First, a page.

Read More:https://www.nytimes.com/2018/07/16/upshot/costs-health-care-us.html?hp&action=click&pgtype=Homepage&clickSource=story-heading&module=first-column-region&region=top-news&WT.nav=top-news

Why Your Brain Tricks You Into Doing Less Important Tasks Yet again, your brain is working against you, and it’s because of a phenomenon called the urgency effect.

Here’s a list of things I did before starting this newsletter: I filled out the documents to renew my passport; clipped my cat’s nails; bought some household items; responded to a few Instagram DMs; and ate a snack because I was hungry.

Sound familiar?

Some of those tasks were relatively urgent — I need to get my passport in order soon, and those Instagram DMs were weighing on me. But none of those tasks were as important as writing this newsletter. I know I needed to get this done, but the call of those minor-yet-urgent tasks was too strong.

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To all of my procrastinators out there, I offer an explanation: Your brain is working against you, and it’s because of a phenomenon called the urgency effect.Our brains tend to prioritize immediate satisfaction over long-term rewards (you probably remember this from the famous marshmallow experiment). But a study from February found that subjects were more likely to perform smaller-but-urgent tasks that had a deadline than they were to perform more important tasks without one. This was true even if the outcome of the smaller task was objectively worse than that of the larger one.“Normatively speaking,” the researchers wrote, “people may choose to perform urgent tasks with short completion windows, instead of important tasks with larger outcomes, because important tasks are more difficult and further away from goal completion, urgent tasks involve more immediate and certain payoffs, or people want to finish the urgent tasks first and then work on important tasks later.”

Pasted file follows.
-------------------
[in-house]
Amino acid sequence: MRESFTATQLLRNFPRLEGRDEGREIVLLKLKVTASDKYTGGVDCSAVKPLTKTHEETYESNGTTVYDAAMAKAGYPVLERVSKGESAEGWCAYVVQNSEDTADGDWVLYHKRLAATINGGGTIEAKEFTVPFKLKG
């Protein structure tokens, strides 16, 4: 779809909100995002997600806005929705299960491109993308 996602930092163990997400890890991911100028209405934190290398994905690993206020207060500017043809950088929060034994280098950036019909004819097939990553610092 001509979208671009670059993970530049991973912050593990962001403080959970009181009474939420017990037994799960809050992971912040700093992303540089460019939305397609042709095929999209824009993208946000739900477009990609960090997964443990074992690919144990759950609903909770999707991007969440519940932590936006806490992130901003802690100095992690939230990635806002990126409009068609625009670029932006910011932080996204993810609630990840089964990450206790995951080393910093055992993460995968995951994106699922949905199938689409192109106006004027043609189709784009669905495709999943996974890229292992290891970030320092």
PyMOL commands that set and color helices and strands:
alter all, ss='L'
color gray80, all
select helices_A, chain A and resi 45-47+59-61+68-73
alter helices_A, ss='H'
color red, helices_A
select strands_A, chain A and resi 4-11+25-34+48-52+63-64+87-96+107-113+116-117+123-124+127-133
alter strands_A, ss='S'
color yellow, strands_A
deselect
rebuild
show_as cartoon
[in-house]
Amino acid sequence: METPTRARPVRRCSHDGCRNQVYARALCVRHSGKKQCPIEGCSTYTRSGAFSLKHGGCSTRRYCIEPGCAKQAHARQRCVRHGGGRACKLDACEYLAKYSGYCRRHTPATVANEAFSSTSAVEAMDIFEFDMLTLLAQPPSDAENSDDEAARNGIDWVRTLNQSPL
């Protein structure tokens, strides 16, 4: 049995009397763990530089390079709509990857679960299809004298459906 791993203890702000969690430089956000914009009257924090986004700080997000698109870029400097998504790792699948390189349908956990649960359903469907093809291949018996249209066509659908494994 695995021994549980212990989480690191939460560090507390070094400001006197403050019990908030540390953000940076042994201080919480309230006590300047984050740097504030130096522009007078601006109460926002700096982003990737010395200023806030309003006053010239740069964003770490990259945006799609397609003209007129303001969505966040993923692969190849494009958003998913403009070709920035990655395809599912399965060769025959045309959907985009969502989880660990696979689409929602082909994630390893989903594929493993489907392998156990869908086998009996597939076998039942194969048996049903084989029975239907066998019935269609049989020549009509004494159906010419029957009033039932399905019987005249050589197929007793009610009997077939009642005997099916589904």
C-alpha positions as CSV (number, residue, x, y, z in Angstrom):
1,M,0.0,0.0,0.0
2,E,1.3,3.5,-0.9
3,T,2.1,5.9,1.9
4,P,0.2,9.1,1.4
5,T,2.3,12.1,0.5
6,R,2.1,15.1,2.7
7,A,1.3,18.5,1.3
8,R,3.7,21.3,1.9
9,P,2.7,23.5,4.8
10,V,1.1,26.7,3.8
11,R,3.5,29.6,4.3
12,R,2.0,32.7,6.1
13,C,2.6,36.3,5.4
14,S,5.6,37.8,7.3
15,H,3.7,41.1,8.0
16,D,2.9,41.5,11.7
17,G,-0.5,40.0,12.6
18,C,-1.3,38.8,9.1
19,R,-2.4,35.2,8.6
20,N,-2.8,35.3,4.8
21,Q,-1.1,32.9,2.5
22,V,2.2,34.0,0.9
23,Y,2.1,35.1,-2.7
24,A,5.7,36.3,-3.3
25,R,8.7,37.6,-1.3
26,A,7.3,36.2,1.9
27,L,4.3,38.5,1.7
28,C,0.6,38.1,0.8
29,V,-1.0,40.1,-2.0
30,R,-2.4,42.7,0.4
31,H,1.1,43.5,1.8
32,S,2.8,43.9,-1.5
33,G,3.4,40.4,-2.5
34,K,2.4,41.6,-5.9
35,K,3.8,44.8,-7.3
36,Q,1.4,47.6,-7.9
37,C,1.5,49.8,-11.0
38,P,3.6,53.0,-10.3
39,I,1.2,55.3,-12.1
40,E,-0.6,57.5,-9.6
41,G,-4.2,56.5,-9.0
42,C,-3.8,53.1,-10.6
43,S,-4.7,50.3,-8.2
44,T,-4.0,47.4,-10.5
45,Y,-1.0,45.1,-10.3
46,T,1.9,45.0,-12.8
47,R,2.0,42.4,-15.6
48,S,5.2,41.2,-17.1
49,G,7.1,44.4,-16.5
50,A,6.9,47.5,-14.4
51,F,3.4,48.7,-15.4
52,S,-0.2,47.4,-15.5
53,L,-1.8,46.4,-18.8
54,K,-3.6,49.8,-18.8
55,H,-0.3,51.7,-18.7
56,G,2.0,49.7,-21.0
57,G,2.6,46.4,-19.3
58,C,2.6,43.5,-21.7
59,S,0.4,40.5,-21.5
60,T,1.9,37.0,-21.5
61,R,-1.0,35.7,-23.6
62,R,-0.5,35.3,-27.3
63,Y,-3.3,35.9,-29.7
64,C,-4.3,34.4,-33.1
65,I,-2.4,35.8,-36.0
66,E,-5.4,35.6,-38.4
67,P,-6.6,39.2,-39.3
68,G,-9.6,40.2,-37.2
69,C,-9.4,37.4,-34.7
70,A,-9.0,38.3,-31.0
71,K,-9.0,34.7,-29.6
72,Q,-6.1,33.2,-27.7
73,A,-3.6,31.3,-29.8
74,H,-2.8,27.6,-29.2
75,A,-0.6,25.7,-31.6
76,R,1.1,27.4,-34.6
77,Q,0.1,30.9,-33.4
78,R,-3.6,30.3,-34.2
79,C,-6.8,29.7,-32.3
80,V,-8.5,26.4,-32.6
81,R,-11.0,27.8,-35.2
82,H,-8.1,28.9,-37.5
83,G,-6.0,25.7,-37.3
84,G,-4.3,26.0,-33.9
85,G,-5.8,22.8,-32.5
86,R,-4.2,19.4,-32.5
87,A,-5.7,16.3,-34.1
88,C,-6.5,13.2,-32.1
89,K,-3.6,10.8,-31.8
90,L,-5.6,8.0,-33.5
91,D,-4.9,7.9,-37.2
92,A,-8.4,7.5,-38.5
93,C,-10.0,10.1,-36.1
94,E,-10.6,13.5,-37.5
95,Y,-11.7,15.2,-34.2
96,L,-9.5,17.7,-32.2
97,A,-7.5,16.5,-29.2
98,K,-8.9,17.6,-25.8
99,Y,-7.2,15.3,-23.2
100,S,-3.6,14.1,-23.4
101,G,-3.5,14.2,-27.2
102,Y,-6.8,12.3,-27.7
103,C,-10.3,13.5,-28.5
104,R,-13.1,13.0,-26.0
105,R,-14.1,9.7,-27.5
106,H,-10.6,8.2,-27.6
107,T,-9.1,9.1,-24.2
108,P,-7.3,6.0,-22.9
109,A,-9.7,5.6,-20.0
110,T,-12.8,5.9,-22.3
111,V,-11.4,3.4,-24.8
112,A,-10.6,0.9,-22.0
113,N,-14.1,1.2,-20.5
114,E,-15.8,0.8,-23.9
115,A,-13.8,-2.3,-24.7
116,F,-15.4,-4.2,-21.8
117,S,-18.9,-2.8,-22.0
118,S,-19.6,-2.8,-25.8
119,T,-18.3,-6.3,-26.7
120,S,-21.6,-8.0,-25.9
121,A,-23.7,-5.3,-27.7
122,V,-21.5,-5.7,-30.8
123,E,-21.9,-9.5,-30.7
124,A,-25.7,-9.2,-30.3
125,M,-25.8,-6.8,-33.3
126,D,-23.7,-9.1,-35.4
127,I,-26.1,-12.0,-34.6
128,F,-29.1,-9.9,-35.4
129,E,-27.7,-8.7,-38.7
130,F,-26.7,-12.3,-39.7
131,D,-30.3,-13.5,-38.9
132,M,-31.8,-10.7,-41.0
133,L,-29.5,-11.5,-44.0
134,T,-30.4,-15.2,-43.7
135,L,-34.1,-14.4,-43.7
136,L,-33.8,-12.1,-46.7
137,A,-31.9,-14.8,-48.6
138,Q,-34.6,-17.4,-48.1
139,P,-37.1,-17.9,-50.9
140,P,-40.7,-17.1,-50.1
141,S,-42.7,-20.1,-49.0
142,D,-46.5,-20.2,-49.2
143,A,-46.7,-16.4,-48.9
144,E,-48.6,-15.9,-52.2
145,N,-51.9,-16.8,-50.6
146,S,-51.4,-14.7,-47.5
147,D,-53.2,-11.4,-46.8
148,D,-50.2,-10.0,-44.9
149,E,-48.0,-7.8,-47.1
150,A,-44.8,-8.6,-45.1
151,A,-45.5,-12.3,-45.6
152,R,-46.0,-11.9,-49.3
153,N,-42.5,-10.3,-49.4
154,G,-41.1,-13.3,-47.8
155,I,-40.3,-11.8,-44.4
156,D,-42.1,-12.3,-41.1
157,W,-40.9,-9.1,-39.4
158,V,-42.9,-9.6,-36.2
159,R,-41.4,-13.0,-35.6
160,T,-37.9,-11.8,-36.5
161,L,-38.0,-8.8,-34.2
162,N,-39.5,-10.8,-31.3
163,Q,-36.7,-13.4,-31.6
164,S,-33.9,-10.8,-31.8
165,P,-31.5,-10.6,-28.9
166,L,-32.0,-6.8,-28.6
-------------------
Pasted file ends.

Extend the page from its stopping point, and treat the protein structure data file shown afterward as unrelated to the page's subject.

In other words: Even if we know a larger, less-urgent task is vastly more consequential, we will instinctively choose to do a smaller, urgent task anyway. Yet again, thanks for nothing, brain.

So what are we to do? To answer that, let’s talk about boxes — specifically, one developed by our 34th president, Dwight D. Eisenhower.

Picture a 2×2 square with four boxes. At the top of the square are two labels: Urgent and non-urgent. On the left are two other labels: Importantand not important.On any given day, try to put every task you have to do into one of those four boxes. You’ll quickly see that the things tied to approaching deadlines are quite often not the most important things you have on your plate. Accordingly, schedule time to finish them later or, if possible, delegate them.

Similarly, it’s very likely you’ll wind up with tasks that don’t have a deadline and aren’t important. Immediately and aggressively remove them from your to-do list.

Two crucial bits I’ll leave you with:

The Senate’s Unaffordable Care Act

aidspicIt would be a big mistake to call the legislation Senate Republicans released on Thursday a health care bill. It is, plain and simple, a plan to cut taxes for the wealthy by destroying critical federal programs that help provide health care to tens of millions of people.

The Senate majority leader, Mitch McConnell, and other Republicans have pitched the bill as a fix for the Affordable Care Act, or Obamacare. But their true ambition is not to reform Obamacare, which, whatever its shortcomings, has given 20 million Americans access to health insurance. If passed in its current form, the Senate bill would greatly weaken Medicaid, the federal-state program that provides insurance to nearly 69 million people, more than any other government or private program. It would do this by gradually but inexorably shifting more of the financial burden of Medicaid to states, in effect, forcing them to cover fewer people and to provide fewer services. Over all, the Senate would reduce federal spending by about $1 trillion over 10 years and use almost that much to cut taxes for rich families and health care companies.